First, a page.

• you are a dependant student, your parents moved away from the province but you remain in Newfoundland and Labrador to begin or continue post-secondary education within 12 months of your parents’ move;
  • you are a dependant student, your parent(s) resides outside Canada but their last province of permanent residence was Newfoundland and Labrador before leaving Canada; or
  • you are an independent student, a single parent, married or living common-law and you last lived in the province for at least 12 consecutive months, excluding time spent as a full-time student at a post-secondary institution.

If you do not meet the any of the above requirements, you may apply for financial assistance from the Province or Territory for which the above criteria would be true.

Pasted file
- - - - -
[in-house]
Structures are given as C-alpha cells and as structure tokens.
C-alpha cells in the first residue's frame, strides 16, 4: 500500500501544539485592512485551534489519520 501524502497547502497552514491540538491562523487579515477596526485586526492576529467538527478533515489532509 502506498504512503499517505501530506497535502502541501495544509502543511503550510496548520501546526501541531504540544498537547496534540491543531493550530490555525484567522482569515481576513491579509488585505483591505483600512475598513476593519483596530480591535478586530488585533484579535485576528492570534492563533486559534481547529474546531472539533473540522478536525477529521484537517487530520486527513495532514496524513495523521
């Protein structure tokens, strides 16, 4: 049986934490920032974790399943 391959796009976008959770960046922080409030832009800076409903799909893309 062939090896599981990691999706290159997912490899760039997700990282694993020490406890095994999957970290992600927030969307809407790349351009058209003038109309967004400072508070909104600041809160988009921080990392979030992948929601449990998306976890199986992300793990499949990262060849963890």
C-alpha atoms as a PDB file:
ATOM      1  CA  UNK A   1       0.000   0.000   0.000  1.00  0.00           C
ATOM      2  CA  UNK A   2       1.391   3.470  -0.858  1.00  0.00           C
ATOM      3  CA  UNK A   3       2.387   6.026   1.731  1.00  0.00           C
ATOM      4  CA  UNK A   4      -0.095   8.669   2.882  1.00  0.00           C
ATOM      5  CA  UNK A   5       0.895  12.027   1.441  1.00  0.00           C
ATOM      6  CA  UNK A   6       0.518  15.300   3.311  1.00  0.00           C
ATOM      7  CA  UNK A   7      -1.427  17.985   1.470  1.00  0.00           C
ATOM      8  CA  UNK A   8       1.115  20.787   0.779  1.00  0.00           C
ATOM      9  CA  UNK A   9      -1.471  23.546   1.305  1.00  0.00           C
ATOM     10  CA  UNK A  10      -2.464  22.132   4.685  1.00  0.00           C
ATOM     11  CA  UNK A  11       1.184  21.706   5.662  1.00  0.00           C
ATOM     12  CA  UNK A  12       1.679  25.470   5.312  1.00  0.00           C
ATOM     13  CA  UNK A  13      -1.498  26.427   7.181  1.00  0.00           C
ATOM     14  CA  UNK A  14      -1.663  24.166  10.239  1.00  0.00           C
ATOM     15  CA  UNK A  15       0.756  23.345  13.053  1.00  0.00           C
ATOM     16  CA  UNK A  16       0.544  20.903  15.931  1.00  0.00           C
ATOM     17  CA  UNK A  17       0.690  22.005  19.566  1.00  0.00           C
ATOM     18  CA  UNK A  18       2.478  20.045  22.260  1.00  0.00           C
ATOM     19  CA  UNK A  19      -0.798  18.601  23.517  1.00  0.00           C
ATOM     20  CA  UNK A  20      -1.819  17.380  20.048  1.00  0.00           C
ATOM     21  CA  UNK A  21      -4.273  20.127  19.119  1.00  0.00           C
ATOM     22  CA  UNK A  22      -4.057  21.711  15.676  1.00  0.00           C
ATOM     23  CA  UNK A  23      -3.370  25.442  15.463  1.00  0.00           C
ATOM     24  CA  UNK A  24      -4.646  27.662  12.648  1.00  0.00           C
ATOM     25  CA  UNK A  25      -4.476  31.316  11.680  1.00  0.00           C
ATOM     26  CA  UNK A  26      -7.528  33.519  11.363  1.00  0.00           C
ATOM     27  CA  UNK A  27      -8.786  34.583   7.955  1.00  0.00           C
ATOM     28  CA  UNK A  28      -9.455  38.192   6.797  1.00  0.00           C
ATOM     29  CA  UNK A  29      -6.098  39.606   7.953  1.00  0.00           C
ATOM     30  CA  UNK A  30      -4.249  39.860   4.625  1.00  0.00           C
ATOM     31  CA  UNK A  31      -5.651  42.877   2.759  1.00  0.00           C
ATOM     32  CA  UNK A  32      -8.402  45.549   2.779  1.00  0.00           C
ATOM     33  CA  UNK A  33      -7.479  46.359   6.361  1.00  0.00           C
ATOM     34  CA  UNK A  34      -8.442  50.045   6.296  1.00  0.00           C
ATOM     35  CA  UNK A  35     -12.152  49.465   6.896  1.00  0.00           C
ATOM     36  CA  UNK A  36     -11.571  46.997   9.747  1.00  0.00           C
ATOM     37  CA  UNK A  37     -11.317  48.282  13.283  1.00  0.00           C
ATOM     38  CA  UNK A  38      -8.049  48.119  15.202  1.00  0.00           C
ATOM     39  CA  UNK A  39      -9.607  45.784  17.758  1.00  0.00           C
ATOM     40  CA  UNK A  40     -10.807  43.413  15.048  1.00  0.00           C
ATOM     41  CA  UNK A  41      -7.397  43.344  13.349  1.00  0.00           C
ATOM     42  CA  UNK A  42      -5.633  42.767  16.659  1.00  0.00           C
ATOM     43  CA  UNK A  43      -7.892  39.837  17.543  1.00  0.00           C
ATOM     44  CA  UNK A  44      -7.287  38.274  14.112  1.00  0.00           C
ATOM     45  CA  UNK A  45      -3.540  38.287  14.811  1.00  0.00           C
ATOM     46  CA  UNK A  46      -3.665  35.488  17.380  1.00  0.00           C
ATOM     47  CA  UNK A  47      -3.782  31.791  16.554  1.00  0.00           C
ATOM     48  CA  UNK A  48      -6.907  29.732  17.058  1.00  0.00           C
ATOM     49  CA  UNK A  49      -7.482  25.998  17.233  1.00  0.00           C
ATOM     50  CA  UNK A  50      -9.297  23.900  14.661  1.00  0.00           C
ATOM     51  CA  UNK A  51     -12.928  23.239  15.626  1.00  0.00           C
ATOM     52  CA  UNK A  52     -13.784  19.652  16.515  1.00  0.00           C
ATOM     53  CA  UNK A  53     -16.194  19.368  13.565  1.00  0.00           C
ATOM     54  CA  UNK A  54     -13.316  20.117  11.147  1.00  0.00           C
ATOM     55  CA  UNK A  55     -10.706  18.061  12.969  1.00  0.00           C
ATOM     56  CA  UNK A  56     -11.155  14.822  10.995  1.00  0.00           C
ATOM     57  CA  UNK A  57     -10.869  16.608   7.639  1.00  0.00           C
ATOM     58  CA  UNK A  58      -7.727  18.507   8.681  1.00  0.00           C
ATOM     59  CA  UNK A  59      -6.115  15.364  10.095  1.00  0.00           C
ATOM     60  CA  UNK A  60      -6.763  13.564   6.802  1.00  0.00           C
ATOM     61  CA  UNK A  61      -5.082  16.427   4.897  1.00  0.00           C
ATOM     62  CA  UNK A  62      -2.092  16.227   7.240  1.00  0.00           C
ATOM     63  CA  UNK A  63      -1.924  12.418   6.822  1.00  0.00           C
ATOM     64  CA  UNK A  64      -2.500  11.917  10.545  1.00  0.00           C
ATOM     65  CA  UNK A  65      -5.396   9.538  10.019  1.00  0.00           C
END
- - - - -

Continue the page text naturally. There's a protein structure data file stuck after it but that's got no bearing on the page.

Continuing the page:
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How is student category determined?

There are 6 student categories:

  • single dependant student living at home;
  • single dependant student living away from home;
  • single independent student;
  • married or common-law student; and
  • single parent.

A dependent student is considered to be financially dependent on their parent(s), step-parent(s), sponsor(s) or legal guardian(s).

You will be considered a dependant student if:

  • you have never been married or in a common-law relationship (to be considered to be living common-law, you must have lived with your partner for a period of at least 12 consecutive months); and
  • you have never been a single parent with legal custody and financial responsibility for supporting a child(ren); and